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Labour Market Matters - December 2012

Listed author(s):
  • Tran, Vivian
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    It is well-documented that workers displaced from long-tenure jobs tend to have difficulty finding new employment, and face even greater difficulty finding a job without suffering a substantial loss in earnings. Workers with significant prior tenure typically undergo substantial earnings losses, with mean losses of 25-35 percent for those with at least five years’ tenure. Such earnings losses have been found to be persistent even five years after the displacement. Earnings losses suffered by displaced long-tenure workers tend to be large and may be permanent. Policies to address problems faced by displaced long-tenure workers tend to be centred on education, training and skill development. A report by CLSRN affiliate Stephen Jones (McMaster University) entitled “The Effectiveness of Training for Displaced Workers with Long Prior Job Tenure†(CLSRN Working Paper no. 92)* cautions that research shows returns to training for displaced workers that are low, being significantly less than the returns to formal schooling which lie in the 6-9% range. On a cost-benefit basis, the body of evidence does not show that training pays off for most of the displaced population. How does a firm’s decision to engage in employee training react to economic fluctuations? During downturns, lower productivity (a “negative productivity shock†) can be associated with increased training, as the opportunity cost to train workers is lower. However, increased productivity (a “positive productivity shock†) can be related to the adoption of new technologies that may require training, which can create increased return to skill. Currently, there is little evidence to prove which of the two scenarios holds more accurately over the other. In a paper entitled “The Impact of Aggregate and Sectoral Fluctuations on Training Decisions†(CLSRN Working Paper no. 45) CLSRN affiliates Vincenzo Caponi (Ryerson University), Cevat Burc Kayahan (Acadia University), and Miana Plesca (University of Guelph) examine how the firm-level decision to train depends on aggregate and sectoral output fluctuations, and find that more training tends to happen during downturns, and that training is generally higher in sectors that are doing relatively better than others.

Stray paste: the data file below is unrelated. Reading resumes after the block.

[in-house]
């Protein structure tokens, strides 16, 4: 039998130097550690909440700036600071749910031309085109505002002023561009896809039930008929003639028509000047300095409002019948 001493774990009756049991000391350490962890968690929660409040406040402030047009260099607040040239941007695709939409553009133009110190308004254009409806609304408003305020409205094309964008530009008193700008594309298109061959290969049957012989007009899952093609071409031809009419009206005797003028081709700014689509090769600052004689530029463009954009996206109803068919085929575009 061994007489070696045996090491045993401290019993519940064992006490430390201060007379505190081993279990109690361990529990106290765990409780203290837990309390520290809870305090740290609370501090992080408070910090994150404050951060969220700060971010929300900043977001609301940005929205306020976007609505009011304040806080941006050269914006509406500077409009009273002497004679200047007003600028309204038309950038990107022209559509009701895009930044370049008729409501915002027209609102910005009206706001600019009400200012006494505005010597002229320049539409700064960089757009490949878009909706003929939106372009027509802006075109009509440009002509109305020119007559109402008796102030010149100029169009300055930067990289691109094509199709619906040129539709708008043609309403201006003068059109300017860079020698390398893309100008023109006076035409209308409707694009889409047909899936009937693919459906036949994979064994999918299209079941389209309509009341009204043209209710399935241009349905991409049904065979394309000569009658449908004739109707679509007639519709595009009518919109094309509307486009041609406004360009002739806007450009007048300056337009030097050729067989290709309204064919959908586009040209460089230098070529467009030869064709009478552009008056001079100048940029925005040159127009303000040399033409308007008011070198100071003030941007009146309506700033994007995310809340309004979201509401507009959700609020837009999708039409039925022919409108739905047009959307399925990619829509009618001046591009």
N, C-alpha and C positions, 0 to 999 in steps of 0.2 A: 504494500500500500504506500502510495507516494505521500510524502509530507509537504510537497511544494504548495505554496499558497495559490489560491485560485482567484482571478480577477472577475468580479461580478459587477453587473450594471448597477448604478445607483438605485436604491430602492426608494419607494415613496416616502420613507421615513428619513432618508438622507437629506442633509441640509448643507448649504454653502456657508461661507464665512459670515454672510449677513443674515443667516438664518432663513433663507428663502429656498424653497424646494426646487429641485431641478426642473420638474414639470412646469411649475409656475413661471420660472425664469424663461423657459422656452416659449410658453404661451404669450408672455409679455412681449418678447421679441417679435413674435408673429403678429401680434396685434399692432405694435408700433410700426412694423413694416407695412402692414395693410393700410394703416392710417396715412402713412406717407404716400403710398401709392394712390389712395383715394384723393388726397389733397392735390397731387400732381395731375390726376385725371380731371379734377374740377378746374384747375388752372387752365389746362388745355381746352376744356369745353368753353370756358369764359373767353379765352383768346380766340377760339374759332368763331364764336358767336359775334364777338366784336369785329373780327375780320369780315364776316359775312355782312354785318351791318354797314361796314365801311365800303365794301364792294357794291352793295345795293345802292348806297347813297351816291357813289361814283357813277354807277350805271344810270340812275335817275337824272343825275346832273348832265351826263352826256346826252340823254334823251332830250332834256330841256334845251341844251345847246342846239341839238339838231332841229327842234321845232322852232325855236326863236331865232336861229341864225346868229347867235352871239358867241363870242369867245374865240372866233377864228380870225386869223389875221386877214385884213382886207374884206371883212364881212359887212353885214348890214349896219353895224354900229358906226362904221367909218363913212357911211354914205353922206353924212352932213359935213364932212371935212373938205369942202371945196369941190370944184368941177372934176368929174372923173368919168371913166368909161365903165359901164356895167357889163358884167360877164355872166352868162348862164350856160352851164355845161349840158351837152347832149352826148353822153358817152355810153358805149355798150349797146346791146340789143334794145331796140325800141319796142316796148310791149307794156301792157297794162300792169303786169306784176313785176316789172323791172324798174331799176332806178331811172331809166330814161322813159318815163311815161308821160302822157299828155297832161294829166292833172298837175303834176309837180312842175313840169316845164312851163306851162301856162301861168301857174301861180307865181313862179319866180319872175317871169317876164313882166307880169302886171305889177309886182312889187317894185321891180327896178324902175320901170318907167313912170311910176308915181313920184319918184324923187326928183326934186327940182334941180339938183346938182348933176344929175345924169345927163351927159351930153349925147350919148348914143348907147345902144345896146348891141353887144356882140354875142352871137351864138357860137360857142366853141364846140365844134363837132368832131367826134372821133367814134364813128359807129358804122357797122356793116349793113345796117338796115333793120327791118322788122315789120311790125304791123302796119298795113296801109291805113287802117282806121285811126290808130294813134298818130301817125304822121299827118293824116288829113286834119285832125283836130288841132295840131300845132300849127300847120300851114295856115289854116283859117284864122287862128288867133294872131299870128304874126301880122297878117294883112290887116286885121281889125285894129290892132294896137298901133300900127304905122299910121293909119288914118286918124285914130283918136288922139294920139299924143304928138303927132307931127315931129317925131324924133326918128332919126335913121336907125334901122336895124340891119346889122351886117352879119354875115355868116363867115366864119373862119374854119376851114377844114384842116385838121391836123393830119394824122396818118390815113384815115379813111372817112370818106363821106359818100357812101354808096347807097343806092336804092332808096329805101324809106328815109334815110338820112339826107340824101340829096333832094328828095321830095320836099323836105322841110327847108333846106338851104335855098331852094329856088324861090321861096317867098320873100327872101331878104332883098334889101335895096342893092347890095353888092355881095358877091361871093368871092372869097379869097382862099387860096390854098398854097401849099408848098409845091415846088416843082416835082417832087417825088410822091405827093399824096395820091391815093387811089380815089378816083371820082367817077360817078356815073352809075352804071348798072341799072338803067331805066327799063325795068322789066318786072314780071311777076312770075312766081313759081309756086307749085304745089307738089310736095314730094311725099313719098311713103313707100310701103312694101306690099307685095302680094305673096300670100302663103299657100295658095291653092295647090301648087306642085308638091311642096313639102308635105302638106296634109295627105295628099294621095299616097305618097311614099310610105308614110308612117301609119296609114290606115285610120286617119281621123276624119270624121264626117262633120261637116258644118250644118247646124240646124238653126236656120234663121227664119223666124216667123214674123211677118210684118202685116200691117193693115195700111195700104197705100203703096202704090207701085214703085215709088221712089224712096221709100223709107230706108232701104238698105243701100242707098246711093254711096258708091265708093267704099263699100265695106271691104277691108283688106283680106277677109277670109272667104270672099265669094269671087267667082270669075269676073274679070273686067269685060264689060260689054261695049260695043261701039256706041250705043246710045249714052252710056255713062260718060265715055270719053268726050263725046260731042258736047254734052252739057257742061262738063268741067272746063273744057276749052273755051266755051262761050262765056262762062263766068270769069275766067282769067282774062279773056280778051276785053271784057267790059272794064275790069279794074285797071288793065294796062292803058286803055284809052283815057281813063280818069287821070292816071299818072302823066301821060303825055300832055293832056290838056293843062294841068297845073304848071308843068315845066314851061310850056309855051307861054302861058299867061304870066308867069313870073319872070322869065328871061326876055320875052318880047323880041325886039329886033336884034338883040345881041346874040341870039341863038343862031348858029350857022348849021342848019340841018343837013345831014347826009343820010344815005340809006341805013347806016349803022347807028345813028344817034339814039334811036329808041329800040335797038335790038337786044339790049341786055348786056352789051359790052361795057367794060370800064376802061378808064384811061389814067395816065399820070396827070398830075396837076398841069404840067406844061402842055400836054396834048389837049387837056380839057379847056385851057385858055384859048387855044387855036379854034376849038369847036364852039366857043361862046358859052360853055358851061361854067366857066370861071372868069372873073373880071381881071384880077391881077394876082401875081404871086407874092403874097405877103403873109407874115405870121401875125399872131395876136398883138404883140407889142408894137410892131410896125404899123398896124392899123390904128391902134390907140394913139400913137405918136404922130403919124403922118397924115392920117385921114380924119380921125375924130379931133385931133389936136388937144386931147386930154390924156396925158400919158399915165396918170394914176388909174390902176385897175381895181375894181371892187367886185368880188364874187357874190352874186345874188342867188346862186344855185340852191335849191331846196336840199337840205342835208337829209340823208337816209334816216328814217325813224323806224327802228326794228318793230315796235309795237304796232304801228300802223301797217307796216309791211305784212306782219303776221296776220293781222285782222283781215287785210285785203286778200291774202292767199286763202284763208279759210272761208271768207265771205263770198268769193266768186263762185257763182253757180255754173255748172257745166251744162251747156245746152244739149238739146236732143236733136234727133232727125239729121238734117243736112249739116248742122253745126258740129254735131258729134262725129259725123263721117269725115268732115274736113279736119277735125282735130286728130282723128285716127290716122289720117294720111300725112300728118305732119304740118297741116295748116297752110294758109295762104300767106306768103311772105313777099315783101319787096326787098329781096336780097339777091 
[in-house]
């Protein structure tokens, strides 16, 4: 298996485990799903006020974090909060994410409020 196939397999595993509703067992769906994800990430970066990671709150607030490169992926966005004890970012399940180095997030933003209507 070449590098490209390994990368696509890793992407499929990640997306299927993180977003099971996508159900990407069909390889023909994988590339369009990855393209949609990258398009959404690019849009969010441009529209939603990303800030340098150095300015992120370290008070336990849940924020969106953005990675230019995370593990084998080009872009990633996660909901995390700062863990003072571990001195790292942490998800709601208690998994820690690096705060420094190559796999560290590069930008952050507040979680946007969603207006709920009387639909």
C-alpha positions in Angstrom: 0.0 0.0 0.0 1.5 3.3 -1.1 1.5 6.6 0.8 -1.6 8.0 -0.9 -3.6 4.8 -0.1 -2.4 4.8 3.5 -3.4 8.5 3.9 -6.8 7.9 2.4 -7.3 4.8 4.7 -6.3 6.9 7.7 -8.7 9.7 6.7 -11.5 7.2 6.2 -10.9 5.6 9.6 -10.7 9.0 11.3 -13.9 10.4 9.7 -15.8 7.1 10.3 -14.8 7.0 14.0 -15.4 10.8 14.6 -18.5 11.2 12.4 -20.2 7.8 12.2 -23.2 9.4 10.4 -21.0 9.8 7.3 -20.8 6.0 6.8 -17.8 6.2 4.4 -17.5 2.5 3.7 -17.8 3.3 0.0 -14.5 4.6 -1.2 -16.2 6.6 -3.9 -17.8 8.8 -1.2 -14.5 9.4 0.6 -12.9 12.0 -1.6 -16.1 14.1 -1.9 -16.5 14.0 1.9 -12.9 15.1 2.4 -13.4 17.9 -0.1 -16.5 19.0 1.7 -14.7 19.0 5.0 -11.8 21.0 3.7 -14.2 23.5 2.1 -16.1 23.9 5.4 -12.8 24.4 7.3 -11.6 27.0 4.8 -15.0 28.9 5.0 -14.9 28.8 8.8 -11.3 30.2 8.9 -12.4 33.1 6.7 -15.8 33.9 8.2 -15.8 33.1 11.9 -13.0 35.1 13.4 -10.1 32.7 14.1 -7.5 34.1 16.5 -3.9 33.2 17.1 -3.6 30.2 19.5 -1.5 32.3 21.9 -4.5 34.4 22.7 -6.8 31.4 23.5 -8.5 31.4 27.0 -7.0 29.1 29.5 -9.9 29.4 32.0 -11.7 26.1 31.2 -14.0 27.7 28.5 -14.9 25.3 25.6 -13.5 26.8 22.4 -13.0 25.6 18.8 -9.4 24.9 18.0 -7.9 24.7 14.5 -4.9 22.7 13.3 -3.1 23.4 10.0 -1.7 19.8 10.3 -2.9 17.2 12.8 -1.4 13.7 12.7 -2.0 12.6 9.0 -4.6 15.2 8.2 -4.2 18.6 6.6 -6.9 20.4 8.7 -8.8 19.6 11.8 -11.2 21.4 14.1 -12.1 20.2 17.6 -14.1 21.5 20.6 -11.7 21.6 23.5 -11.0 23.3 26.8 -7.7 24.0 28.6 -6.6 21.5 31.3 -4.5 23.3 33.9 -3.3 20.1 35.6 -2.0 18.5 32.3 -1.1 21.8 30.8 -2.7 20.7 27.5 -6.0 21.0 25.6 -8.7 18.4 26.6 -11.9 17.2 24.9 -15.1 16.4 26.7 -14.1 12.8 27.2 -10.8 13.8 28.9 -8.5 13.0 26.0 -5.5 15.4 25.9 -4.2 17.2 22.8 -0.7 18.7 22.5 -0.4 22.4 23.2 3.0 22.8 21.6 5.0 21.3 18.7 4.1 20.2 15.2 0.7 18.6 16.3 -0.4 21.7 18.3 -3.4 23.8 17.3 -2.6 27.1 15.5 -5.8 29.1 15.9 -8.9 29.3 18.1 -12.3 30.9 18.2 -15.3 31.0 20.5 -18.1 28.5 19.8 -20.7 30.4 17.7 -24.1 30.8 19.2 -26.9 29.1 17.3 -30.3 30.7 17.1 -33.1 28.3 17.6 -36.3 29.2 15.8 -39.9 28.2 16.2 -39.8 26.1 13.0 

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    Paper provided by Vancouver School of Economics in its series CLSSRN working papers with number clsrn_admin-2012-37.

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    Length: 2 pages
    Date of creation: 27 Dec 2012
    Date of revision: 27 Dec 2012
    Handle: RePEc:ubc:clssrn:clsrn_admin-2012-37
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